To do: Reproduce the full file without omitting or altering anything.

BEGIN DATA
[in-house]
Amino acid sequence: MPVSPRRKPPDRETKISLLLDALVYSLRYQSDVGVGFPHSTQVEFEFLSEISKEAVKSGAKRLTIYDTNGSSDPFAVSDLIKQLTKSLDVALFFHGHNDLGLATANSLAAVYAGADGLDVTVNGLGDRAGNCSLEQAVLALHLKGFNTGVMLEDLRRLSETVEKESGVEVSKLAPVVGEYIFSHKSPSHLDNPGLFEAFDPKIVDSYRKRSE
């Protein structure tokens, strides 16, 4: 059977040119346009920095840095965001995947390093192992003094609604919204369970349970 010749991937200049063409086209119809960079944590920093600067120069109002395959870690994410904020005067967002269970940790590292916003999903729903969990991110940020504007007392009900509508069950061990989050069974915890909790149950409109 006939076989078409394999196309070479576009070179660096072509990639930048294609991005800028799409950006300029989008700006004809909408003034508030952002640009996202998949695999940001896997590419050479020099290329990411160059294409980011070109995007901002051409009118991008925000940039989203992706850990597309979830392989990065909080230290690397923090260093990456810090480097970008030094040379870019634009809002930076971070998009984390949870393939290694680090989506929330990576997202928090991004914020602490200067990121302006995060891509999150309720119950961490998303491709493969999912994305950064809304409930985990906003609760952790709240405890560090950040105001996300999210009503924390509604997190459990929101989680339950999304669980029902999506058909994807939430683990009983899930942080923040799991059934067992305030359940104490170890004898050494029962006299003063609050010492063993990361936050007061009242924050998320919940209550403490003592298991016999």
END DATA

[in-house]
Amino acid sequence: MPVSPRRKPPDRETKISLLLDALVYSLRYQSDVGVGFPHSTQVEFEFLSEISKEAVKSGAKRLTIYDTNGSSDPFAVSDLIKQLTKSLDVALFFHGHNDLGLATANSLAAVYAGADGLDVTVNGLGDRAGNCSLEQAVLALHLKGFNTGVMLEDLRRLSETVEKESGVEVSKLAPVVGEYIFSHKSPSHLDNPGLFEAFDPKIVDSYRKRSE
């Protein structure tokens, strides 16, 4: 059977040119346009920095840095965001995947390093192992003094609604919204369970349970 010749991937200049063409086209119809960079944590920093600067120069109002395959870690994410904020005067967002269970940790590292916003999903729903969990991110940020504007007392009900509508069950061990989050069974915890909790149950409109 006939076989078409394999196309070479576009070179660096072509990639930048294609991005800028799409950006300029989008700006004809909408003034508030952002640009996202998949695999940001896997590419050479020099290329990411160059294409980011070109995007901002051409009118991008925000940039989203992706850990597309979830392989990065909080230290690397923090260093990456810090480097970008030094040379870019634009809002930076971070998009984390949870393939290694680090989506929330990576997202928090991004914020602490200067990121302006995060891509999150309720119950961490998303491709493969999912994305950064809304409930985990906003609760952790709240405890560090950040105001996300999210009503924390509604997190459990929101989680339950999304669980029902999506058909994807939430683990009983899930942080923040799991059934067992305030359940104490170890004898050494029962006299003063609050010492063993990361936050007061009242924050998320919940209550403490003592298991016999």